The Top 10 Emerging Technologies of 2018


Understanding the latest innovations—and their challenges—will help society determine how to maximize their benefits

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How will technology change your life in the near future? Artificial intelligence will greatly hasten the design of innovative drugs and materials. Advanced diagnostic tools will enable increasingly personalized medicine. Augmented reality will be everywhere, overlaying information and animation on real-world images to help you with everyday tasks—and to help industry to operate more efficiently. If you get sick, doctors will be able to implant living cells in your body that will act like drug factories, treating what ails you. And you will be eating eat beef, chicken and fish grown from stem cells, greatly reducing the environmental impact of animal farming and sparing countless creatures from inhumane treatment.

These world-changing ideas, along with others that make up this year’s list of “Top 10 Emerging Technologies,” were selected by leading experts in fields such as biology, inorganic chemistry, robotics and artificial intelligence. The list is the result of an intensive selection process.

First, we cast a wide net, soliciting recommendations from innovators in the World Economic Forum’s Global Future Councils and Expert Network communities, members of Scientific American’s advisory board and editorial staff, and others. Then, in a series of virtual meetings, a Steering Group evaluated how well the candidates met several criteria. The technologies had to have the ability to provide significant benefits to societies and economies and to do so in the next three to five years. They had to be potentially disruptive, able to alter industries or established ways of doing things. And they had to be in relatively early stages of development—not yet in widespread use but being studied by many groups, generating excitement among experts, attracting increasing investment and, ideally, being developed by more than one company. The Steering Group trimmed the initial list of more than 50 submissions in its first meeting and then compiled additional information to assess the roughly 20 candidates that remained. It made its final decisions after gathering more information in two further discussions.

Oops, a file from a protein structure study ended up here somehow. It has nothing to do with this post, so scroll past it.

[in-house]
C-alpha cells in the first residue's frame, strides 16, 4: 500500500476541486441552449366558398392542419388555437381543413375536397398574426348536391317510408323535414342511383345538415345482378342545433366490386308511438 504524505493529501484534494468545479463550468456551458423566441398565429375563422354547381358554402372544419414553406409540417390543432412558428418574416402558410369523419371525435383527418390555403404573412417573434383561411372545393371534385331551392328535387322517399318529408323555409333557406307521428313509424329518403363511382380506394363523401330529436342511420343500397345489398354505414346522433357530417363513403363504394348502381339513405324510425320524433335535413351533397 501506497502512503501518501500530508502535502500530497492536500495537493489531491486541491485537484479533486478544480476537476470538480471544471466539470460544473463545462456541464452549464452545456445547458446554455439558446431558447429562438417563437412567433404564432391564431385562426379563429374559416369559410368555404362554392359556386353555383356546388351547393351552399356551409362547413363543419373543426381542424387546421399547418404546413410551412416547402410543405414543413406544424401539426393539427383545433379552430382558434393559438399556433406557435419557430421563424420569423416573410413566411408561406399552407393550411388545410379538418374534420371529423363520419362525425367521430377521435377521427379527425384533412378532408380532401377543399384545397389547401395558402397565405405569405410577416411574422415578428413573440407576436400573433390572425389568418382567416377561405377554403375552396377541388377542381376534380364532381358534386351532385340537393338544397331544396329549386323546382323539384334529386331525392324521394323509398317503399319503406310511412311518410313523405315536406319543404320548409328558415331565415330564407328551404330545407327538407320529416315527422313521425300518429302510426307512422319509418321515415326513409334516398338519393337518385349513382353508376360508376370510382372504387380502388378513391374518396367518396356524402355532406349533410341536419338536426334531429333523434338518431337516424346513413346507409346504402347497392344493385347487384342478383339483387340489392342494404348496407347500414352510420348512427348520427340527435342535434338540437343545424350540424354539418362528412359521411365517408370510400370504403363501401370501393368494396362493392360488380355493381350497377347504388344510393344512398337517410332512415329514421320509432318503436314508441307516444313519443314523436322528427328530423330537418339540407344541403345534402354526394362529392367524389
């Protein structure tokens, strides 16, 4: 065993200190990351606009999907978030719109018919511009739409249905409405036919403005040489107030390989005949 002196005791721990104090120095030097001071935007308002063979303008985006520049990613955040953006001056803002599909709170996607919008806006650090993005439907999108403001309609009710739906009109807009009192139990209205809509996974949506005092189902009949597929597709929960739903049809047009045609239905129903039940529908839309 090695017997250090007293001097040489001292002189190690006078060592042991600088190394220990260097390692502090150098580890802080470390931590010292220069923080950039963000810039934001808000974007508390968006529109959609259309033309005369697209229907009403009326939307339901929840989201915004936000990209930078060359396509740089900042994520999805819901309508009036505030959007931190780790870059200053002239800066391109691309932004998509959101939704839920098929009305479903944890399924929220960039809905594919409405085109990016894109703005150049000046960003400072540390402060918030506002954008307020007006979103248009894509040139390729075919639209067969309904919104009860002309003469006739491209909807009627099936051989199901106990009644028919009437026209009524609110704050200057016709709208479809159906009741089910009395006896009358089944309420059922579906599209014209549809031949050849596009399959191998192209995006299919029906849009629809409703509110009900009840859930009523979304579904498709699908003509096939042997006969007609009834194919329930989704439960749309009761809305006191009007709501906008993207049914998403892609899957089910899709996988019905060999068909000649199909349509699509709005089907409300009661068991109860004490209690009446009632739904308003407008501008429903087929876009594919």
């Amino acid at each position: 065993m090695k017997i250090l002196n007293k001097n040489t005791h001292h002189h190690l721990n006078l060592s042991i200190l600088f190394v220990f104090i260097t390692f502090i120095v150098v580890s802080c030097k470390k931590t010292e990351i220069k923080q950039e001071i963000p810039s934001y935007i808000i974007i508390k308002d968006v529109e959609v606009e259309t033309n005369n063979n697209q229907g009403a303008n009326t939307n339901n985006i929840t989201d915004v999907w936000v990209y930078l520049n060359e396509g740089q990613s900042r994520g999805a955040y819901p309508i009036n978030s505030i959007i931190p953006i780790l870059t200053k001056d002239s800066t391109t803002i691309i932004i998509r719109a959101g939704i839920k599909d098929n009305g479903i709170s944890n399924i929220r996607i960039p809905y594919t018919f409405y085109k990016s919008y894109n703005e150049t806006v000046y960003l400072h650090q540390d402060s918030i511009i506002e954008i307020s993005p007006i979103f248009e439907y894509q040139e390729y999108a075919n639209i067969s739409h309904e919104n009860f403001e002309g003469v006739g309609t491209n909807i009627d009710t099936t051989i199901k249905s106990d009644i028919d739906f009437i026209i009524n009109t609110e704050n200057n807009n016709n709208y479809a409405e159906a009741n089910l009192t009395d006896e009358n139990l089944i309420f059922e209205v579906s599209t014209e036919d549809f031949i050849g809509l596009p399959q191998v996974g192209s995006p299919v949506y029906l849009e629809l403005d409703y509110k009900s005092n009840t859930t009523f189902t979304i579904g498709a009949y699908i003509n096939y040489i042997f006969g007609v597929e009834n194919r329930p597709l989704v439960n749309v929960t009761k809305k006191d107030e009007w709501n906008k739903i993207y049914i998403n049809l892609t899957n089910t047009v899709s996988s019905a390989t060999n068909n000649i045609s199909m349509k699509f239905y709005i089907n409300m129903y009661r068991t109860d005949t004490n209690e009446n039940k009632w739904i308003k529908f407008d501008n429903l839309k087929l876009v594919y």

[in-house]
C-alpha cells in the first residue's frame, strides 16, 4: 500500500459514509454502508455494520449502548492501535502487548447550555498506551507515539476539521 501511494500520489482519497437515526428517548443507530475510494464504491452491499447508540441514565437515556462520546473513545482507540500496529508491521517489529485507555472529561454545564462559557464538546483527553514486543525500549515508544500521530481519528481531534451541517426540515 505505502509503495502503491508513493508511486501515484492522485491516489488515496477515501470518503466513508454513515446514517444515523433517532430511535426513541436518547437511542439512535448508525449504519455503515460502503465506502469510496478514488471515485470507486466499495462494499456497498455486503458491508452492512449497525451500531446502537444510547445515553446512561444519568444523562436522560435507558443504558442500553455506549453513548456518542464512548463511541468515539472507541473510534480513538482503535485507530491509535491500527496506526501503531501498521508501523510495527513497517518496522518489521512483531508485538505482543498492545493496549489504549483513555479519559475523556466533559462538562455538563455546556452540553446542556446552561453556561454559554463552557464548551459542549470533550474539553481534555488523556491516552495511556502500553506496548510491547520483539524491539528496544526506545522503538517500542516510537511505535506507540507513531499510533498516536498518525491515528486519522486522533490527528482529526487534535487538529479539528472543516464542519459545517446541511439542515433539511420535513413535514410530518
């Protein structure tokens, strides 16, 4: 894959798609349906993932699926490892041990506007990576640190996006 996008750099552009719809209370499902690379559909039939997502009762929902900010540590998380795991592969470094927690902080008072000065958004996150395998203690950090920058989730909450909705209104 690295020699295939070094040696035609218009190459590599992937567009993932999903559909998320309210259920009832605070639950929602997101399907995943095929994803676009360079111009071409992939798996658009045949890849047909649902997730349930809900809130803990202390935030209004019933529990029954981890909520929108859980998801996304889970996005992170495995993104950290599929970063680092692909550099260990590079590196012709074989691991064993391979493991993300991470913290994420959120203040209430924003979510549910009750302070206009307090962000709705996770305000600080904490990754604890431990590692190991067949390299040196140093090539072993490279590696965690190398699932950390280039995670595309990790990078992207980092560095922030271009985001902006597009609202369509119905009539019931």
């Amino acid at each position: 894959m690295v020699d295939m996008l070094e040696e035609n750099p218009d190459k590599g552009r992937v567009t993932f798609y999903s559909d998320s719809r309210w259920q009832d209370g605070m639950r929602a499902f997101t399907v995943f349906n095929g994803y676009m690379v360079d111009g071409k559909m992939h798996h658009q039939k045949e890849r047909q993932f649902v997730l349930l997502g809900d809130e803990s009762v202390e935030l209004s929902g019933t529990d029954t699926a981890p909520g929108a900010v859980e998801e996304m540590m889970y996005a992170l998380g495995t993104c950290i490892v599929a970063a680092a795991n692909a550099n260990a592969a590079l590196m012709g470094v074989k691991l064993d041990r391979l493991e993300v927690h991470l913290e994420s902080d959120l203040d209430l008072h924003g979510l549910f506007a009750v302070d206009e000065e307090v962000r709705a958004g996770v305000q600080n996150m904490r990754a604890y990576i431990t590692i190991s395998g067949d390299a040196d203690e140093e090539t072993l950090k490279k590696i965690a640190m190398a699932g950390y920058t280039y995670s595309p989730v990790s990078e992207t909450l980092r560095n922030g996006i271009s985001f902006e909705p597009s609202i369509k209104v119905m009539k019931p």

Of course, the benefits of transformative technologies often come with social challenges. The articles that follow delve into these issues as well. We hope you enjoy the report, and we welcome your responses. Read the full text here.

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Mariette DiChristina

Mariette DiChristina is editor in chief of Scientific American.

Credit: Nick Higgins

Bernard S. Meyerson

Bernard S. Meyerson, Steering Group vice chair, is chief innovation officer at IBM. He is a member of the U.S. National Academy of Engineering and a recipient of numerous awards for work spanning physics, engineering and business. He was the 2014–2016 chair of the World Economic Forum's Meta-Council on Emerging Technologies and the 2016–2018 chair of the Forum's Global Future Council on Advanced Materials.

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